Multiplicity: Five Questions with Joann Moser
November 29, 2011
Multiplicity opened at the Smithsonian American Art Museum on November 11 and runs to March 11, 2012. Georgina Goodlander asked the curator, Joann Moser, a few questions about the exhibition.
Eye Level: Can you explain what you mean by Multiplicity?
Joann Moser: Multiplicity has many different meanings in the context of this exhibition. All the works of art are editioned prints or multiple originals. Many of them are multipart works: series, sequences, several sheets that comprise a single image, successive images in an artist’s book. Multiplicity also refers to the variety of artists, styles, and printmaking techniques included in this selection of prints.
The term also refers to the way several of the prints were made. In Chuck Close’s Self-Portrait, for example, the final image was created by the successive printing of more than 100 screens. From a distance the image looks almost like a photograph, but as you approach The print, it breaks up into a grid of small, colorful abstractions that together create the final image.
Another aspect of "multiplicity" is the fact that all but one of the prints was made by the artist in collaboration with a professional printer; more than one person was involved in the execution of the final print.(Lou Stovall is a professional printer as well as an artist, and he printed his own work.)
EL: Many of the works in the exhibition are new acquisitions. Are there any that you are particularly excited about?
JM: I really have no favorites. I have acquired every one of the prints for the collection, so asking me to choose is like asking me to select my favorite child! I can tell you that the most recent acquisition is a series of 41 prints by R. Luke DuBois, titled Hindsight is always 20/20. Two of these are on view in the exhibition, but you can see all of the images online.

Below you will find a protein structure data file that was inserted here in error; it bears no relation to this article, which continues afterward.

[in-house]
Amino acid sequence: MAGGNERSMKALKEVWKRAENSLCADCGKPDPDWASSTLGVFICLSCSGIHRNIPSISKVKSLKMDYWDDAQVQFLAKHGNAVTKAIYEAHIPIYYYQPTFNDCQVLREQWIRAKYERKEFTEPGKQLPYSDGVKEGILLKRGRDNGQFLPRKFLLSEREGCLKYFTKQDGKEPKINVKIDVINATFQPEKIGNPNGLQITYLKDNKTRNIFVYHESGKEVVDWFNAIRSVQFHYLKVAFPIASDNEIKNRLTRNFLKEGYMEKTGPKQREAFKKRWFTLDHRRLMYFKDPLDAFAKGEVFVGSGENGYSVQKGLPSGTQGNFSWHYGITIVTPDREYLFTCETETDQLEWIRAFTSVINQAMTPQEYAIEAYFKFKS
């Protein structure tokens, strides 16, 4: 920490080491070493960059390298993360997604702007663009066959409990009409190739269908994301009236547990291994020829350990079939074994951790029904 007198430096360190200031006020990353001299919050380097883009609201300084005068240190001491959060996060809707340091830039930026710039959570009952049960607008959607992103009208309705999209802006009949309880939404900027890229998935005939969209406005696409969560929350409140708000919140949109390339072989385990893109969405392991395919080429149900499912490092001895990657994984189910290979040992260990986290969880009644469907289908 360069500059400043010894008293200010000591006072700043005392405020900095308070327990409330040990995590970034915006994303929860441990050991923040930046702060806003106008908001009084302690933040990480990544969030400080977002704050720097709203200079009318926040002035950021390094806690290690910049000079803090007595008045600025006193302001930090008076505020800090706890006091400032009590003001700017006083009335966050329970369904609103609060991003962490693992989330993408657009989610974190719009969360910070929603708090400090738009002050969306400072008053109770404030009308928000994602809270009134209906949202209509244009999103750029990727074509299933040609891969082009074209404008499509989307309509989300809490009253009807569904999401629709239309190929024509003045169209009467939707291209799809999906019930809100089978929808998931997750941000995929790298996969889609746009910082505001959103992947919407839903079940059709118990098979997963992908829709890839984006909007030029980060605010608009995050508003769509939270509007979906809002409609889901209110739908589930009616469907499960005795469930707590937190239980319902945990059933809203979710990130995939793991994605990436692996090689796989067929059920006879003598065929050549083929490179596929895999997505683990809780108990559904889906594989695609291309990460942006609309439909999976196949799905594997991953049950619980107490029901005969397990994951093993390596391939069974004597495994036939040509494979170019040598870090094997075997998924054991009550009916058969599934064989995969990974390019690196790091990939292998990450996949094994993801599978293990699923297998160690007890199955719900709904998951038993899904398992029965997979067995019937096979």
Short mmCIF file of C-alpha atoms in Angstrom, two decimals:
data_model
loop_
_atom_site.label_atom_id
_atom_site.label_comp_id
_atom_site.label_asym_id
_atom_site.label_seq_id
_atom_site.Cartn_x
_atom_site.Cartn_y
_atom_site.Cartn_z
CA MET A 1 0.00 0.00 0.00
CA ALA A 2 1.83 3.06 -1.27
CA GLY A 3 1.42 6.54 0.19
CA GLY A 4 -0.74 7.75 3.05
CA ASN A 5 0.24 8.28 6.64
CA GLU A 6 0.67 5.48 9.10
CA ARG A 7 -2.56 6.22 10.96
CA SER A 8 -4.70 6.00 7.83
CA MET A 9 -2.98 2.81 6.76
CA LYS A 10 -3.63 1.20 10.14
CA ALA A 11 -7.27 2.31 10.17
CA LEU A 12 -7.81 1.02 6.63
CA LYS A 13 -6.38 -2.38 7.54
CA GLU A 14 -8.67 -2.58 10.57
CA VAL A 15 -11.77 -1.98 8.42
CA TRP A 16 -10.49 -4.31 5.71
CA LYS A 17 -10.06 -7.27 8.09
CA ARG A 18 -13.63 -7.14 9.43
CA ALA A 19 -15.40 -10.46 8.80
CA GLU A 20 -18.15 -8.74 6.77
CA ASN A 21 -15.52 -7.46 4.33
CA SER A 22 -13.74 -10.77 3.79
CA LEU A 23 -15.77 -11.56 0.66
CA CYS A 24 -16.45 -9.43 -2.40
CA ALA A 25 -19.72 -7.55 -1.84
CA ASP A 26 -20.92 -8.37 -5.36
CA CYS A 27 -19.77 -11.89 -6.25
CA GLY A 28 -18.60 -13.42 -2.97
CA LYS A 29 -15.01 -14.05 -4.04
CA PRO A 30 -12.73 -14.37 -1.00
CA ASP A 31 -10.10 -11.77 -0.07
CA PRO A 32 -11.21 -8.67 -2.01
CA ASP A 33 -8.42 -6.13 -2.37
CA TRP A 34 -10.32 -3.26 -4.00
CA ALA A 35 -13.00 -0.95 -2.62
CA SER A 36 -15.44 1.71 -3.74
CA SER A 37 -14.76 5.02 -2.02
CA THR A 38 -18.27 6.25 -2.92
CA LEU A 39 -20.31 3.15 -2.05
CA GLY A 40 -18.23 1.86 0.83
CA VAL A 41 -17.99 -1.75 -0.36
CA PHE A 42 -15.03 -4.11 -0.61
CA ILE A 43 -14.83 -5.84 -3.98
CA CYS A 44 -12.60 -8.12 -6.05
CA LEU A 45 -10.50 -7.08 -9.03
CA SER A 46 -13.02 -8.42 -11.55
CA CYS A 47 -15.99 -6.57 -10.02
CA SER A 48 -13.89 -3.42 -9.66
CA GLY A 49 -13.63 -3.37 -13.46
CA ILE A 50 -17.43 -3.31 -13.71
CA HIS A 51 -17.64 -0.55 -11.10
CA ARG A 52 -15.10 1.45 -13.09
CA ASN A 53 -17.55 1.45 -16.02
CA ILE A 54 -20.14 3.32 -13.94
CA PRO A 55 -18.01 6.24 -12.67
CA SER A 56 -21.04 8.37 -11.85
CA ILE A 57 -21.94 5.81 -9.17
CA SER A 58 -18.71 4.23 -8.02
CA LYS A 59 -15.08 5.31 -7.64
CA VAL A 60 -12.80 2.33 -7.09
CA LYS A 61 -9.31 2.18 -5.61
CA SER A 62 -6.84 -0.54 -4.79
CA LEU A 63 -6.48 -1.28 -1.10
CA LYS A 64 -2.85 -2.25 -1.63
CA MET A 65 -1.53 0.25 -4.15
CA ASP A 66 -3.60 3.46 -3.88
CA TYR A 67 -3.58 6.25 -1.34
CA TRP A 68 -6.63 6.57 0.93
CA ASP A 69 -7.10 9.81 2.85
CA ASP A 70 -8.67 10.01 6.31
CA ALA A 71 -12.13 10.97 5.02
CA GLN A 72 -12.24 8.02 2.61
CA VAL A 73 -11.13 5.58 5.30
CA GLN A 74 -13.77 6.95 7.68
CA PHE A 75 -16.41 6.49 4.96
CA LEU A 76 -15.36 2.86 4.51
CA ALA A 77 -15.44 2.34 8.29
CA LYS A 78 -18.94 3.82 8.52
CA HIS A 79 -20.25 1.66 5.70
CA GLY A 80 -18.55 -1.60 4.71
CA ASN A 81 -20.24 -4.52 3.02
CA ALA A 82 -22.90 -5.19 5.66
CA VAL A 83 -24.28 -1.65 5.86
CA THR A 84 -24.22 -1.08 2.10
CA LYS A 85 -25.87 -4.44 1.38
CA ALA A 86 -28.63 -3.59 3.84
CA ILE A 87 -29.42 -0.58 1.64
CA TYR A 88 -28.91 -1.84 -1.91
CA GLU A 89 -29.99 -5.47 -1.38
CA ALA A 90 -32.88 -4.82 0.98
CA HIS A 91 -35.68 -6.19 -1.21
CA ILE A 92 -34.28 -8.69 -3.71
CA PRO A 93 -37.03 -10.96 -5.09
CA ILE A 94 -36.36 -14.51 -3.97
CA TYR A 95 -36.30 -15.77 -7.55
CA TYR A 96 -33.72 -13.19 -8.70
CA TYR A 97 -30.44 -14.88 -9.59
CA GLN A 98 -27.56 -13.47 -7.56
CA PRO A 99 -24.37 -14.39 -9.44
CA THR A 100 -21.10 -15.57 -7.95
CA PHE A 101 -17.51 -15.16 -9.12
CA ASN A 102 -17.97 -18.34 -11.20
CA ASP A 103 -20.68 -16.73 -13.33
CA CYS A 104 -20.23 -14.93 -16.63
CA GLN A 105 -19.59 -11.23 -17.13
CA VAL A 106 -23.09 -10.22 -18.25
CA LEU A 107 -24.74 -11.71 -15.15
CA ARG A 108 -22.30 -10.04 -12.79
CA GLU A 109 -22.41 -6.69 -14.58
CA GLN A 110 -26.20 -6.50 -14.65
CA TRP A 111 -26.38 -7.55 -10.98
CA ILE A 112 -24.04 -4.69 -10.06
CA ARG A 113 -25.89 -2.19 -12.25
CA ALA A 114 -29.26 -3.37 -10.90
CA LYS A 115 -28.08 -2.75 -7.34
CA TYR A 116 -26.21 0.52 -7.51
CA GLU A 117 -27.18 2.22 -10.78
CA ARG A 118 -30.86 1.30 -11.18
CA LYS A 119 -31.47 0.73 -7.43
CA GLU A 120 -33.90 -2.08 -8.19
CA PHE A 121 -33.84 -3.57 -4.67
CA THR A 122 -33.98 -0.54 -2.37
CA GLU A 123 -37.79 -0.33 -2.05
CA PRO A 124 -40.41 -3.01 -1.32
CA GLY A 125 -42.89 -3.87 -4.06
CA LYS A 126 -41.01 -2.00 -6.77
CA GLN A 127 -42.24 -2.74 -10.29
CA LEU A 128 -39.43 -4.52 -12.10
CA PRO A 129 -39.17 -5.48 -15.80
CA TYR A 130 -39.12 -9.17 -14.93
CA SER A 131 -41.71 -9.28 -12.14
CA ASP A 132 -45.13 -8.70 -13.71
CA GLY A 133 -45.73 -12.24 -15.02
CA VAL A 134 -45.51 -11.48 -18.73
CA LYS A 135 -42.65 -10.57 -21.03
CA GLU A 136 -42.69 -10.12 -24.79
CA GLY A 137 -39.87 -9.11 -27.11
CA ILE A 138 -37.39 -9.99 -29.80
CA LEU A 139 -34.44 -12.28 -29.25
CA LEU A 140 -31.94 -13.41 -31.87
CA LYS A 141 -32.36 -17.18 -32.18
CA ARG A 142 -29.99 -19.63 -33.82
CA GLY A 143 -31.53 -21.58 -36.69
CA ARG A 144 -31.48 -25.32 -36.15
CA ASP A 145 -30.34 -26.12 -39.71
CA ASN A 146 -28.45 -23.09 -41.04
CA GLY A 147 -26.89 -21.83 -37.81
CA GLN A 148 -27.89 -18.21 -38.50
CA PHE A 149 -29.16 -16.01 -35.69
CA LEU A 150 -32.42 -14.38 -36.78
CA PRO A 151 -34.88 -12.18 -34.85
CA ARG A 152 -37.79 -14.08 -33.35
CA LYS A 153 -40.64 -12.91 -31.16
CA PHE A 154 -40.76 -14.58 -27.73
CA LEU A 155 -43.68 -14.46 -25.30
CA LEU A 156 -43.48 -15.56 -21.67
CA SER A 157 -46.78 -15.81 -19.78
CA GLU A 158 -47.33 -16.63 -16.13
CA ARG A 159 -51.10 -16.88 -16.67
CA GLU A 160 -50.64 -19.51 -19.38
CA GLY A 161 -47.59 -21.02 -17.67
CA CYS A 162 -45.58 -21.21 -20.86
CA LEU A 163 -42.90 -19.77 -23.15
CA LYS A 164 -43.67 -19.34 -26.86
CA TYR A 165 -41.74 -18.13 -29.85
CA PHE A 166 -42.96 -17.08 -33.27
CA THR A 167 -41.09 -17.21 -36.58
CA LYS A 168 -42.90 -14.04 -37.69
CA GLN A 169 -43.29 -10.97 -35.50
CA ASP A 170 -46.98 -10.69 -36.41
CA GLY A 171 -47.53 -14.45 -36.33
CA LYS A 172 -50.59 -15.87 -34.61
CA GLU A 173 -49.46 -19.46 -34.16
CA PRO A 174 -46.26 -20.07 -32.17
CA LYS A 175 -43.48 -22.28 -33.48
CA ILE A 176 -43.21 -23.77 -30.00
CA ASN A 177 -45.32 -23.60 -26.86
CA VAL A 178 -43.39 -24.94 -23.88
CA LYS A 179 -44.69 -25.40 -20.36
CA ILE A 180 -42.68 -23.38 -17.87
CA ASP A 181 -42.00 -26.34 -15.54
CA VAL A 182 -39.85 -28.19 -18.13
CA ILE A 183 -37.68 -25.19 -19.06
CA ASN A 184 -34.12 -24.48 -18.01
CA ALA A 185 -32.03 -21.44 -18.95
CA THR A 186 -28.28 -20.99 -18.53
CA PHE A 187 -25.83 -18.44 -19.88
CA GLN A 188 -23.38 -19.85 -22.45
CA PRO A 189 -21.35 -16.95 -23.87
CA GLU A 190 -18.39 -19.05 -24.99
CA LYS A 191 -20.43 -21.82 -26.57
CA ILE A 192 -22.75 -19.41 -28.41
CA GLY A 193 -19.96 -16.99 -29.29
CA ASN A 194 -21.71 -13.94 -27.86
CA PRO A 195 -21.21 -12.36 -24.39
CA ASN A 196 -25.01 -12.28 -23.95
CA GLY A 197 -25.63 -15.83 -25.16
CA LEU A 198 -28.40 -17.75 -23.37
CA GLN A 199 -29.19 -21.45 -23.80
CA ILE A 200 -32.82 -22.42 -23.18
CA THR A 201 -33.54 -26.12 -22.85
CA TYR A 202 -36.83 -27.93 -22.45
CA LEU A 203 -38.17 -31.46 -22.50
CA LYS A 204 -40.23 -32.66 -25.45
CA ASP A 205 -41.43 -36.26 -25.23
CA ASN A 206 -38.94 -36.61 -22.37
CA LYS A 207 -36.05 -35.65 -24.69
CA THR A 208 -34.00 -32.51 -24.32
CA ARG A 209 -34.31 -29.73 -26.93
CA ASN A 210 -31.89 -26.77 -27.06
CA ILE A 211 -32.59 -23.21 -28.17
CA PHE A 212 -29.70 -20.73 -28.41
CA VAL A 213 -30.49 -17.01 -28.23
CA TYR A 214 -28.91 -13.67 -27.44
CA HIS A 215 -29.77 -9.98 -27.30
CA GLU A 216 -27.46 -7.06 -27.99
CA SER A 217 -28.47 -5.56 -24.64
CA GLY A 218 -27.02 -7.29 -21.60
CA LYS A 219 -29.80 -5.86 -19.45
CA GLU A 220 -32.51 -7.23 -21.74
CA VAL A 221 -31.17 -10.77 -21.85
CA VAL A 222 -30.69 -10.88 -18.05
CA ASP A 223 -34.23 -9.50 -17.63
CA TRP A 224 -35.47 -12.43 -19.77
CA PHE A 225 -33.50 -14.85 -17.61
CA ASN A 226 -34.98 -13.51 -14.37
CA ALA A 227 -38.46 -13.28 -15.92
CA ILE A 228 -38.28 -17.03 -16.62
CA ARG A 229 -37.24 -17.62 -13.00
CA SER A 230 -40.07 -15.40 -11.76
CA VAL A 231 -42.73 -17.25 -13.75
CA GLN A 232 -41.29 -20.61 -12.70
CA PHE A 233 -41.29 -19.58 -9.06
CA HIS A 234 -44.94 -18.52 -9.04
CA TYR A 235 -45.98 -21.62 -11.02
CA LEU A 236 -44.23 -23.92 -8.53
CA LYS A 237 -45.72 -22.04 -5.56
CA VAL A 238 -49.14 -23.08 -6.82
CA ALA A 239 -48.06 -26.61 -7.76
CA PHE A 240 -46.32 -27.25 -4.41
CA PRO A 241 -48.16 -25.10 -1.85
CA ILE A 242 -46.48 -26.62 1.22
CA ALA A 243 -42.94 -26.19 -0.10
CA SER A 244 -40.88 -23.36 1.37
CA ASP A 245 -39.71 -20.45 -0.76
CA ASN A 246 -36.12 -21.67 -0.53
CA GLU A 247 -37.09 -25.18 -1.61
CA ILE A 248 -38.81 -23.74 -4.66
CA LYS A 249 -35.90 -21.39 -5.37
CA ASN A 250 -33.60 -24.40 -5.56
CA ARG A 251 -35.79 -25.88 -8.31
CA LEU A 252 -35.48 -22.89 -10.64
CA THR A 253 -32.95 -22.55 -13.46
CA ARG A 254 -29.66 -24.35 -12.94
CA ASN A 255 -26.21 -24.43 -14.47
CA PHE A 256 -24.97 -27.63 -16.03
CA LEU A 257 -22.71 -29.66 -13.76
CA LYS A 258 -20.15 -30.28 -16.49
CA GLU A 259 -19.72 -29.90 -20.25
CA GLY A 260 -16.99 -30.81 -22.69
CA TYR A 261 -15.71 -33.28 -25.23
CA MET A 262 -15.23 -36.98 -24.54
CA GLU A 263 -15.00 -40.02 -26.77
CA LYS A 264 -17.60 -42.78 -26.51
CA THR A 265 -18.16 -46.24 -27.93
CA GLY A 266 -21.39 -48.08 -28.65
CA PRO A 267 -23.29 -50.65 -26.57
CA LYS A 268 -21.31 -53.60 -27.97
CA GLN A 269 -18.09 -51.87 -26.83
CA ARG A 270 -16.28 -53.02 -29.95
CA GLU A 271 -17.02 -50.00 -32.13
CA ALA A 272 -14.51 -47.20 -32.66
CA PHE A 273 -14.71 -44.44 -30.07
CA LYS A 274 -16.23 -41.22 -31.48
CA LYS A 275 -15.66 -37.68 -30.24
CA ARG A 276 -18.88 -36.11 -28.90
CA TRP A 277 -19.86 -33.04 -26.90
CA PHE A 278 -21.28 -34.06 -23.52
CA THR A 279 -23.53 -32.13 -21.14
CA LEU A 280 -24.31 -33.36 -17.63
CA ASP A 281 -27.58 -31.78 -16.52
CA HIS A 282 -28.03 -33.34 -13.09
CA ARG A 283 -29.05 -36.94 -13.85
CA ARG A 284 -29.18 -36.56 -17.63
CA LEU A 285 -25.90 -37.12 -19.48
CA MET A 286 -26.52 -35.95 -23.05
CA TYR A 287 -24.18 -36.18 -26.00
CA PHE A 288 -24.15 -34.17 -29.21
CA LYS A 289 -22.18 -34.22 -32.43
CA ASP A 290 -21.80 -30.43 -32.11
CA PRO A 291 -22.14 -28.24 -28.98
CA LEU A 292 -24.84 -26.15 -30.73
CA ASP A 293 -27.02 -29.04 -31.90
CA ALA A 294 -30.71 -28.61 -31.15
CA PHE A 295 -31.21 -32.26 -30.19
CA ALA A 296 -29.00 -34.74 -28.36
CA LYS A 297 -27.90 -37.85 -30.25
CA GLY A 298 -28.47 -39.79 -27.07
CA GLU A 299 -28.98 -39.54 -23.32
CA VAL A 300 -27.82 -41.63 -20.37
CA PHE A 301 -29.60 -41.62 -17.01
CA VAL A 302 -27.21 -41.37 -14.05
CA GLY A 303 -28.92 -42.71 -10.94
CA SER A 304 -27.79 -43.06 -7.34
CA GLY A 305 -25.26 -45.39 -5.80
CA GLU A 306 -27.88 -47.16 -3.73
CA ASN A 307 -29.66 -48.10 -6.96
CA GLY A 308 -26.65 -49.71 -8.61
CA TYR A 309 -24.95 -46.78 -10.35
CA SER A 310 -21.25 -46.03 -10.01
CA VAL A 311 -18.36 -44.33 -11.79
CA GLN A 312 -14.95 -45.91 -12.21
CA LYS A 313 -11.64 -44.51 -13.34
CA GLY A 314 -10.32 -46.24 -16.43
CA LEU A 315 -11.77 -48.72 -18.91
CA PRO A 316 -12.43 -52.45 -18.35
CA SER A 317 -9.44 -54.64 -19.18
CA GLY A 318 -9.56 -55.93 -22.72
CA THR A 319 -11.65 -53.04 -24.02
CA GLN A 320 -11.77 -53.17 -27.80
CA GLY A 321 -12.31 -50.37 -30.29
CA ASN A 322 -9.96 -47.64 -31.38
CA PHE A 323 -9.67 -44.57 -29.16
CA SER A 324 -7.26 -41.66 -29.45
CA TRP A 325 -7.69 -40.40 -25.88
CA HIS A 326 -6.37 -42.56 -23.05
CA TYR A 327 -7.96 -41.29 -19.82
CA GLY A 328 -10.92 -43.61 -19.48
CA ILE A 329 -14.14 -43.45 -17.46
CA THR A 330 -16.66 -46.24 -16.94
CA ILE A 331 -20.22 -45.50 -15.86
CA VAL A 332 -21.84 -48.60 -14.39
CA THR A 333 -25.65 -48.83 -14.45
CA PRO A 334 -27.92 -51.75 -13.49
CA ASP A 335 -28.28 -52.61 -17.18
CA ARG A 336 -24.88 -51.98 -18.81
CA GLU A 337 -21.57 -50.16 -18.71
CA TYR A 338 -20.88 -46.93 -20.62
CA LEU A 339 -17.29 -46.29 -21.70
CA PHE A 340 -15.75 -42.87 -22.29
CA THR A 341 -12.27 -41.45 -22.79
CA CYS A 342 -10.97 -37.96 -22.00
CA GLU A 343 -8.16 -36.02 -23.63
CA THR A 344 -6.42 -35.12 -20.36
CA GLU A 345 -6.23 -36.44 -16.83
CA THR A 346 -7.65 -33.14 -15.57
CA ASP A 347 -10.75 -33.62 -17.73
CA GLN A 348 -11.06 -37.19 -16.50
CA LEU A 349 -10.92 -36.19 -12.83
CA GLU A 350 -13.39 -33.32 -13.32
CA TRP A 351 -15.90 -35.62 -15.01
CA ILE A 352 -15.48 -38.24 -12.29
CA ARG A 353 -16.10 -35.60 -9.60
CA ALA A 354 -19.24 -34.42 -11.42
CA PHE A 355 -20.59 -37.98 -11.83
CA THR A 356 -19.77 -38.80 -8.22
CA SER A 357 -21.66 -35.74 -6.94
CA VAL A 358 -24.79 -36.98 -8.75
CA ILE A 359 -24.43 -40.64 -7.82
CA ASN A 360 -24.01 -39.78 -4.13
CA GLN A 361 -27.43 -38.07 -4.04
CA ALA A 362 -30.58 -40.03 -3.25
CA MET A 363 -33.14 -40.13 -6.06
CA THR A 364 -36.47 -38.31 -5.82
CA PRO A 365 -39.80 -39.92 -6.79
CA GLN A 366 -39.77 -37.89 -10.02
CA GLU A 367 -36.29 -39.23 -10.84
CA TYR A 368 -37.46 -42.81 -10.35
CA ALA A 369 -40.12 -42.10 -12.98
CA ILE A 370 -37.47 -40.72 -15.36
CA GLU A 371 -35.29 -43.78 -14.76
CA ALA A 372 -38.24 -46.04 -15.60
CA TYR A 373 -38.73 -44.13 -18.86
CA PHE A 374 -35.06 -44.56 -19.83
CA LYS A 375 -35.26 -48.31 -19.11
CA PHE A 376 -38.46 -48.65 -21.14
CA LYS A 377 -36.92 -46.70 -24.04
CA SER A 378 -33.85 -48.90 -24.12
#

EL: What can visitors expect when they visit this exhibition?
JM: The selection of prints presents an overview of American art of the past three decades. Many of the leading artists, styles, ideas are represented. What I tried to present are some of the most interesting, intriguing, and visually stimulating prints that serve as a touchstone for the vitality of American art.
EL: Can you tell us a bit about the DC printmakers that were in the panel discussion on November 16?
JM: The artists represent three different generations, with Lou Stovall the oldest and Linn Meyers the youngest. Lou is the only professional printer in the exhibition; all the others worked with printers in workshops. The work by Michael Platt is the only digital print in the show. Both Andrea Way and Linn Meyers primarily do drawings, large, intricate, and finished drawings. The four participants represent a wide range of styles, and it is great to be able to highlight local artists in this way.
EL: Is there anything else you want readers to know about the exhibition?
JM: Printmaking is alive and well in the United States!
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